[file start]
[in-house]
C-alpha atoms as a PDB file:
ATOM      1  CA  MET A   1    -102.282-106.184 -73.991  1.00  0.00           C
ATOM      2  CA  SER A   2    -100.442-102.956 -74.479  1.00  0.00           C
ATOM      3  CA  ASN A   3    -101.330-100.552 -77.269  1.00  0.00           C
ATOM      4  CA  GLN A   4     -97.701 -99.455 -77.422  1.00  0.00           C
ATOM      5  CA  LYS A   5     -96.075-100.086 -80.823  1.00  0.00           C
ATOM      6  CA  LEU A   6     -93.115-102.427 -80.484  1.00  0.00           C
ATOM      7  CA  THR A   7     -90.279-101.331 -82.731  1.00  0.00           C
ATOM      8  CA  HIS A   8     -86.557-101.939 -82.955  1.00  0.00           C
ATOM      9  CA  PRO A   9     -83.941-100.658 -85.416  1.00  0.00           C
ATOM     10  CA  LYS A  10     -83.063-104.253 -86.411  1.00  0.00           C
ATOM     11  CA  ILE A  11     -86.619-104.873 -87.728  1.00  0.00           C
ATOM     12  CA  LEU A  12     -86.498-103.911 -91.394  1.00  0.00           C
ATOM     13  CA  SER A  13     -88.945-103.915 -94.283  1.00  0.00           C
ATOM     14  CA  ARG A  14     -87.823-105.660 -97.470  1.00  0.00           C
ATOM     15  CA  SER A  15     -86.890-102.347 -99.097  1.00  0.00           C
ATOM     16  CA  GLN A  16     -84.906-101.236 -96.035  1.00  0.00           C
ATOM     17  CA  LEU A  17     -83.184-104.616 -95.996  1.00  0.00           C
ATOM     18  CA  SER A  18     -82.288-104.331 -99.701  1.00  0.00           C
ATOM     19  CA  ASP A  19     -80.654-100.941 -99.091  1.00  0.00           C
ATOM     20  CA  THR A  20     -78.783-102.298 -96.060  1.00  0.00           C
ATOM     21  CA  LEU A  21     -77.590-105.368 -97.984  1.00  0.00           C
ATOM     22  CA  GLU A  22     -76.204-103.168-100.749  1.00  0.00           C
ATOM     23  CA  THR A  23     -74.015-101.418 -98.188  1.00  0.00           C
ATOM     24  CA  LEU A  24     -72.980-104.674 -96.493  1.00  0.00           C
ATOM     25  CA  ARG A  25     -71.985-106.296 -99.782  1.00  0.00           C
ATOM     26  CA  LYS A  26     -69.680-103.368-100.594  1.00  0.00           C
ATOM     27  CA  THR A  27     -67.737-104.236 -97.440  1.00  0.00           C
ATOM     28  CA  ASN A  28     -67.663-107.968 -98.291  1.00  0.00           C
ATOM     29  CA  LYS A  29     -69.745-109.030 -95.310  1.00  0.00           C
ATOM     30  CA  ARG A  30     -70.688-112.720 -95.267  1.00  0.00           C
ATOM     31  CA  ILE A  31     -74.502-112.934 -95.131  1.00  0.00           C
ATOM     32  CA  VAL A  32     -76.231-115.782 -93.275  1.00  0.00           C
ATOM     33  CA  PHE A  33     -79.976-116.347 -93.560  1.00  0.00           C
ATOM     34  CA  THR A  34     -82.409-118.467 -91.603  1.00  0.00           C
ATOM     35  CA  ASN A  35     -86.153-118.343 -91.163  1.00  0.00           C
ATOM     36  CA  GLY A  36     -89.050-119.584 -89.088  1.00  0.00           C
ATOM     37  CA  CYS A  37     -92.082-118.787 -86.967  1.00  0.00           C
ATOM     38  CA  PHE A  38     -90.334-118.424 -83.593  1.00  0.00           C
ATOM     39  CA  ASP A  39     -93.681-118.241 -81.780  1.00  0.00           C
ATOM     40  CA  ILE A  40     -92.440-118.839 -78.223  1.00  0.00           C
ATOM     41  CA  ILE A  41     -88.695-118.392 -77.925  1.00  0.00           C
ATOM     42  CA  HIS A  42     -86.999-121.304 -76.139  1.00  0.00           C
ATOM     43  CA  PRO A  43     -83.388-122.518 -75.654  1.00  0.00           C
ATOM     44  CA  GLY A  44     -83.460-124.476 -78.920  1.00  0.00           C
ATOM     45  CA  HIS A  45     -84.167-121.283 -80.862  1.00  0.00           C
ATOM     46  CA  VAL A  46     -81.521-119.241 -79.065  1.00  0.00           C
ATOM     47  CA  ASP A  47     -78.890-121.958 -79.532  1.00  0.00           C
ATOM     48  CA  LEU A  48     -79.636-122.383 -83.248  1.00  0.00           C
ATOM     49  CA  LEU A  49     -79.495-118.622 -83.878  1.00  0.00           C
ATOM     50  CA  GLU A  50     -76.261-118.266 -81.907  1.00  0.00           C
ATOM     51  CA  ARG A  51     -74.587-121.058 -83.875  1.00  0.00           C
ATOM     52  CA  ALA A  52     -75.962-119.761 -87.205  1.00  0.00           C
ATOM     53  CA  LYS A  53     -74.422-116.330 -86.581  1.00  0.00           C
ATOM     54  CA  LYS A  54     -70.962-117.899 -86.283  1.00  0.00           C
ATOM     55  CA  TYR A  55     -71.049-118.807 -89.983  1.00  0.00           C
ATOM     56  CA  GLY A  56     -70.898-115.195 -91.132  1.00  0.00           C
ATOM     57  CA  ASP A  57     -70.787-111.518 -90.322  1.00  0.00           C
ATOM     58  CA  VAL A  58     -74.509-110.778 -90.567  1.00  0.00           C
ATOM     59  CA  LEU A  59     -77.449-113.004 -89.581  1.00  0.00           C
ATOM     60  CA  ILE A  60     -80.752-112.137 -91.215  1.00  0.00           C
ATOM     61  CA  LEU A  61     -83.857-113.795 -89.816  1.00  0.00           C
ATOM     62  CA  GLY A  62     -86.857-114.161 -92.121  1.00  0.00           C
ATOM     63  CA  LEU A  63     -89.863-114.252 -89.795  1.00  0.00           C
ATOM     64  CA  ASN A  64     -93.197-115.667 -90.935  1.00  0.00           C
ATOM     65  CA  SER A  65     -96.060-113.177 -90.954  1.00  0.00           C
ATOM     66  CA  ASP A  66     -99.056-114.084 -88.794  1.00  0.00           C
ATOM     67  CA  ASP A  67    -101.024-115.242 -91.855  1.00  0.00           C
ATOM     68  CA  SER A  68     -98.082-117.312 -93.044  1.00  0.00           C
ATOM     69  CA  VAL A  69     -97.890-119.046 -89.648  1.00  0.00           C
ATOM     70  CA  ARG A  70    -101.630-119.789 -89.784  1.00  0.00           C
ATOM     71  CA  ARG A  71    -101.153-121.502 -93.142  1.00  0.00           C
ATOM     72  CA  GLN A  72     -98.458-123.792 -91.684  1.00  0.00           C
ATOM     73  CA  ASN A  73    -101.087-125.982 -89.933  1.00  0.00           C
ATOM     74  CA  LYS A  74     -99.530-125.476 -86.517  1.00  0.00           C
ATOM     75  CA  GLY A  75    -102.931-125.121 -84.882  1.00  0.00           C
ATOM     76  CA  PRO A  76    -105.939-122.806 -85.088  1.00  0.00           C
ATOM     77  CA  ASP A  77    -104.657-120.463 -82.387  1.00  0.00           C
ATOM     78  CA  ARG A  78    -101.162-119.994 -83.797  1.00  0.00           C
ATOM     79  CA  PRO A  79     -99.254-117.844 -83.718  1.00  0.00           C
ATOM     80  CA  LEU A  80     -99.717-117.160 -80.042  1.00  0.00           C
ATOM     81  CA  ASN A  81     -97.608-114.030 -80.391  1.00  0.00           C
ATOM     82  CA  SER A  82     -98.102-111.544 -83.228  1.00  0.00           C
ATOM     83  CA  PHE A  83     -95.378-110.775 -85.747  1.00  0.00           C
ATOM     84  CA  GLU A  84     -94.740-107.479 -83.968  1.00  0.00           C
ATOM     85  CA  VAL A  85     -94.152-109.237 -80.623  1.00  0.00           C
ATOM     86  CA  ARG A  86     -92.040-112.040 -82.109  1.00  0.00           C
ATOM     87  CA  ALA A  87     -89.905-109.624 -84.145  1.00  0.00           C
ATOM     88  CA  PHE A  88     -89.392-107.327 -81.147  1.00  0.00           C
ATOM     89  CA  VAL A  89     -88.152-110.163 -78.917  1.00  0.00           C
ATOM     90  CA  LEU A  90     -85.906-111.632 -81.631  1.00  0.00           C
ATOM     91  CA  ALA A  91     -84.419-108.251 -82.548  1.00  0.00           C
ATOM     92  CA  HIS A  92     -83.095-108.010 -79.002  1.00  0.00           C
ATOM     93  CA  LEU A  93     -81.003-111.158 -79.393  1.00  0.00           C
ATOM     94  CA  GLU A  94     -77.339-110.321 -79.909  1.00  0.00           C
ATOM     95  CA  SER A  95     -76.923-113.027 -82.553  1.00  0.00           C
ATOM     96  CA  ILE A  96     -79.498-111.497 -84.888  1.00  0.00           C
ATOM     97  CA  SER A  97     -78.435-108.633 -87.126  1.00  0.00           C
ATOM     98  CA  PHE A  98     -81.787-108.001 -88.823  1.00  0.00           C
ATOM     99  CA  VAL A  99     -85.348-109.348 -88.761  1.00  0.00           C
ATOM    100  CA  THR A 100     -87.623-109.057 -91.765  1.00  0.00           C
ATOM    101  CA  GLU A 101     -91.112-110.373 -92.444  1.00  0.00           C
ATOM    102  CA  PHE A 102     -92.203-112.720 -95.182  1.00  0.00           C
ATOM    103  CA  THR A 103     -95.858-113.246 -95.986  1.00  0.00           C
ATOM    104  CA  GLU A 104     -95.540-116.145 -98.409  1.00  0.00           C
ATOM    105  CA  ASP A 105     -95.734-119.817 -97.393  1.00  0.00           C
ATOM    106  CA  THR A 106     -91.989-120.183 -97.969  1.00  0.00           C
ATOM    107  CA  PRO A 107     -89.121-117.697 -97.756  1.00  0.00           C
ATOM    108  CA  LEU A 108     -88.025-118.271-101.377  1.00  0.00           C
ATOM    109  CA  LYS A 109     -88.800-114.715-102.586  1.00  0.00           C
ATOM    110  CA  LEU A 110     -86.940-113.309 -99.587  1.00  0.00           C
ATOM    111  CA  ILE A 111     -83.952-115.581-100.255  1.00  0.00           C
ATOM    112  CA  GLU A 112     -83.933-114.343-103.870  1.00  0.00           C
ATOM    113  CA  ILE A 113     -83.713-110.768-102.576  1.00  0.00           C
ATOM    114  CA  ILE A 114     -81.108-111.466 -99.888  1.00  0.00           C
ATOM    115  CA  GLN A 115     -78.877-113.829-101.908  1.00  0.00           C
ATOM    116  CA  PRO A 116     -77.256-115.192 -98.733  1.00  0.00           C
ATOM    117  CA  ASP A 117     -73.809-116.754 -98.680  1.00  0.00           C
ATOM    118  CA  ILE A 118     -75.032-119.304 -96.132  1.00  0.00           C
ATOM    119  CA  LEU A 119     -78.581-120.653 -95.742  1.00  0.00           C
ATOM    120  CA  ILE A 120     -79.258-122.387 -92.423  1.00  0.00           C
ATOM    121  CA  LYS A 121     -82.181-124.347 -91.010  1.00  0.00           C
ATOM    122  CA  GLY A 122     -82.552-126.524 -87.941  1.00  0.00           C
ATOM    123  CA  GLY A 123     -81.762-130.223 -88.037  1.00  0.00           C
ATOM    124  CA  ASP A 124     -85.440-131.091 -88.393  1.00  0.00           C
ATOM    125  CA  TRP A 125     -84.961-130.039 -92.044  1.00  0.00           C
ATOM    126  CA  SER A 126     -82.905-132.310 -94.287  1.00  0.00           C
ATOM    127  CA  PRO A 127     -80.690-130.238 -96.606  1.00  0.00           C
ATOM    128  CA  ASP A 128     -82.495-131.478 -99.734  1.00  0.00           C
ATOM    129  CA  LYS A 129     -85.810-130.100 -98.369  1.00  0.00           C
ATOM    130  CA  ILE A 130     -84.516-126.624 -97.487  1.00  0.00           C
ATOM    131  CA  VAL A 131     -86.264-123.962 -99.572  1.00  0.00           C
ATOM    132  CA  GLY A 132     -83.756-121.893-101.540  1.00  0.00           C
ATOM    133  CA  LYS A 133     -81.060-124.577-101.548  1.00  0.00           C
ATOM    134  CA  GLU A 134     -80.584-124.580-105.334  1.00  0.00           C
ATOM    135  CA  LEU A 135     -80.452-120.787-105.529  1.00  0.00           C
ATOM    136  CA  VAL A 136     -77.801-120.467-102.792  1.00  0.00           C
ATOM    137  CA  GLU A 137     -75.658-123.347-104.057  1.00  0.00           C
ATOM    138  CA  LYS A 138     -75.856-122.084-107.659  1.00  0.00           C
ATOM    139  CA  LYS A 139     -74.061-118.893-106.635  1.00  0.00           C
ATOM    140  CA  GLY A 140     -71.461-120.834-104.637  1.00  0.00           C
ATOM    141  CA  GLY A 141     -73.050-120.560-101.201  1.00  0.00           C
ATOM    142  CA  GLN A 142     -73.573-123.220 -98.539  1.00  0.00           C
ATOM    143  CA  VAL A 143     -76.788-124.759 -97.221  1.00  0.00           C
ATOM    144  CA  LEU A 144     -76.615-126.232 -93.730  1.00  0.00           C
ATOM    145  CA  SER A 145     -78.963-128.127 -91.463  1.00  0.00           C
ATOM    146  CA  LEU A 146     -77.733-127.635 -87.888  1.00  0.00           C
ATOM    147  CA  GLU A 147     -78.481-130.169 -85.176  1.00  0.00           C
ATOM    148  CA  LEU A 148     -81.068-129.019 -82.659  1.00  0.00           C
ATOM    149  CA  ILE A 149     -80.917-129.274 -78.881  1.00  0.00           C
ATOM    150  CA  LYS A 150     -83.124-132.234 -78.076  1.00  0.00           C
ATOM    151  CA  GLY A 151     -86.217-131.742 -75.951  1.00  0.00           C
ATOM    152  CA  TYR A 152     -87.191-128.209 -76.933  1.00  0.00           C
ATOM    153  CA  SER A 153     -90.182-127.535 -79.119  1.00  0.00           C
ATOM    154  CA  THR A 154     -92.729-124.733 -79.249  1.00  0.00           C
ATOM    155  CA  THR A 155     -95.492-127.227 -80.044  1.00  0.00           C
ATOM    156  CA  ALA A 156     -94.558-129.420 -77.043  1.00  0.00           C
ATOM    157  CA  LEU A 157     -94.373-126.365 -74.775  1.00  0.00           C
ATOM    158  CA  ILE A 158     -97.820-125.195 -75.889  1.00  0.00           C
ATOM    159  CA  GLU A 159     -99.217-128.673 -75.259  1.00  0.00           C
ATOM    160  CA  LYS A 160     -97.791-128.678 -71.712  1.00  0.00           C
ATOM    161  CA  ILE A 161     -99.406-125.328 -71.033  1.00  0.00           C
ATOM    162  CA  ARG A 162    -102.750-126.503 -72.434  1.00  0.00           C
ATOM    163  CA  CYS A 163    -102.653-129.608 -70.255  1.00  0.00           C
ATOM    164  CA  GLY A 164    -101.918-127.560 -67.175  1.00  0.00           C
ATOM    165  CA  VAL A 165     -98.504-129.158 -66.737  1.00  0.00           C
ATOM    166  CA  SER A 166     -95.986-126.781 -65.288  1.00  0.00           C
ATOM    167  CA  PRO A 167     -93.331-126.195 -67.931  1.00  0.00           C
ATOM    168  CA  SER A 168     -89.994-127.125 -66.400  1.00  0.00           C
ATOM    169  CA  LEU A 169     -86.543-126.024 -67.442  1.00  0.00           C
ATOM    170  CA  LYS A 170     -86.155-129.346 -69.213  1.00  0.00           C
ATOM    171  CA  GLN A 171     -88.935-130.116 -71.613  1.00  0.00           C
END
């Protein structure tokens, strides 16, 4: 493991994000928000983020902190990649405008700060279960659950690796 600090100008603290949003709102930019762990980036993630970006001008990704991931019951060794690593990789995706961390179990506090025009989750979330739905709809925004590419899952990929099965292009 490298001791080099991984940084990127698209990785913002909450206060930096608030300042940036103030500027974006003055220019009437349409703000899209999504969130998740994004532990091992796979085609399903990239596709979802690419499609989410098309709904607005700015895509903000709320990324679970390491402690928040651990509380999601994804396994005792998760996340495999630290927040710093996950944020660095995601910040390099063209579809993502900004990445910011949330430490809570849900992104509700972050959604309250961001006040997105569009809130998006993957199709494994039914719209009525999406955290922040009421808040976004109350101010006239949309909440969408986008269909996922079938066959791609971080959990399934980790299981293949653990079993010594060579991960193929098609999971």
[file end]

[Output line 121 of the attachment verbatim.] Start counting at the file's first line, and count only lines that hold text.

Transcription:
ATOM    119  CA  LEU A 119     -78.581-120.653 -95.742  1.00  0.00           C